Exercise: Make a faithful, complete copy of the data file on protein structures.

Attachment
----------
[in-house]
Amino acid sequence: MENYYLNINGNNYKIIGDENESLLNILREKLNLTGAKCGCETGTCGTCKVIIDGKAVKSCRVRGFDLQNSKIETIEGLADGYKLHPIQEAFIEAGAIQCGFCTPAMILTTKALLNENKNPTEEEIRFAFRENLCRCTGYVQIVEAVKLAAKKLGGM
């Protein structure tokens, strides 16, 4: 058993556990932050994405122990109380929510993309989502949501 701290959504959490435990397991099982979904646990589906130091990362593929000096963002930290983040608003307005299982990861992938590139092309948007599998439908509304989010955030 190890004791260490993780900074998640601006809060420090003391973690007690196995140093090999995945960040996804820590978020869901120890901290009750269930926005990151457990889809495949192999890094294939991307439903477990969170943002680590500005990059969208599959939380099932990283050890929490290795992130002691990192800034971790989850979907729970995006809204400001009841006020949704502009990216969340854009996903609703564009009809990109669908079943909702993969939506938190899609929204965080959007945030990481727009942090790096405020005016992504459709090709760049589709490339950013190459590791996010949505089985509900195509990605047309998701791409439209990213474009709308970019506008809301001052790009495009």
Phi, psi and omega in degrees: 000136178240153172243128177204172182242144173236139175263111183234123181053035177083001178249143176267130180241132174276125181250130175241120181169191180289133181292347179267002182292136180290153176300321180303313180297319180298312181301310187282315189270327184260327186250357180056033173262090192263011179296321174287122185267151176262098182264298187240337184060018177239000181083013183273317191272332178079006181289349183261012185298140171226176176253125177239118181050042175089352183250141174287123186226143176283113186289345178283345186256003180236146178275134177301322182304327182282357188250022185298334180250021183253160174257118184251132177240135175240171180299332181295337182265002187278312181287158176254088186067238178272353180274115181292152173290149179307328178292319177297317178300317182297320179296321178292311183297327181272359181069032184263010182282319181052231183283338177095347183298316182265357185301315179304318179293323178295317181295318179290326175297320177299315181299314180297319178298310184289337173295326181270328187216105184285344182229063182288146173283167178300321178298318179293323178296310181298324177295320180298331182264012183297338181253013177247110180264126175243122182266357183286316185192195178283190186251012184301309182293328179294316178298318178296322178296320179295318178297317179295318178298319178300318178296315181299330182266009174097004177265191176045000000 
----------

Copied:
[in-house]
Amino acid sequence: MENYYLNINGNNYKIIGDENESLLNILREKLNLTGAKCGCETGTCGTCKVIIDGKAVKSCRVRGFDLQNSKIETIEGLADGYKLHPIQEAFIEAGAIQCGFCTPAMILTTKALLNENKNPTEEEIRFAFRENLCRCTGYVQIVEAVKLAAKKLGGM
């Protein structure tokens, strides 16, 4: 058993556990932050994405122990109380929510993309989502949501 701290959504959490435990397991099982979904646990589906130091990362593929000096963002930290983040608003307005299982990861992938590139092309948007599998439908509304989010955030 190890004791260490993780900074998640601006809060420090003391973690007690196995140093090999995945960040996804820590978020869901120890901290009750269930926005990151457990889809495949192999890094294939991307439903477990969170943002680590500005990059969208599959939380099932990283050890929490290795992130002691990192800034971790989850979907729970995006809204400001009841006020949704502009990216969340854009996903609703564009009809990109669908079943909702993969939506938190899609929204965080959007945030990481727009942090790096405020005016992504459709090709760049589709490339950013190459590791996010949505089985509900195509990605047309998701791409439209990213474009709308970019506008809301001052790009495009």
Phi, psi and omega in degrees: 000136178240153172243128177204172182242144173236139175263111183234123181053035177083001178249143176267130180241132174276125181250130175241120181169191180289133181292347179267002182292136180290153176300321180303313180297319180298312181301310187282315189270327184260327186250357180056033173262090192263011179296321174287122185267151176262098182264298187240337184060018177239000181083013183273317191272332178079006181289349183261012185298140171226176176253125177239118181050042175089352183250141174287123186226143176283113186289345178283345186256003180236146178275134177301322182304327182282357188250022185298334180250021183253160174257118184251132177240135175240171180299332181295337182265002187278312181287158176254088186067238178272353180274115181292152173290149179307328178292319177297317178300317182297320179296321178292311183297327181272359181069032184263010182282319181052231183283338177095347183298316182265357185301315179304318179293323178295317181295318179290326175297320177299315181299314180297319178298310184289337173295326181270328187216105184285344182229063182288146173283167178300321178298318179293323178296310181298324177295320180298331182264012183297338181253013177247110180264126175243122182266357183286316185192195178283190186251012184301309182293328179294316178298318178296322178296320179295318178297317179295318178298319178300318178296315181299330182266009174097004177265191176045000000 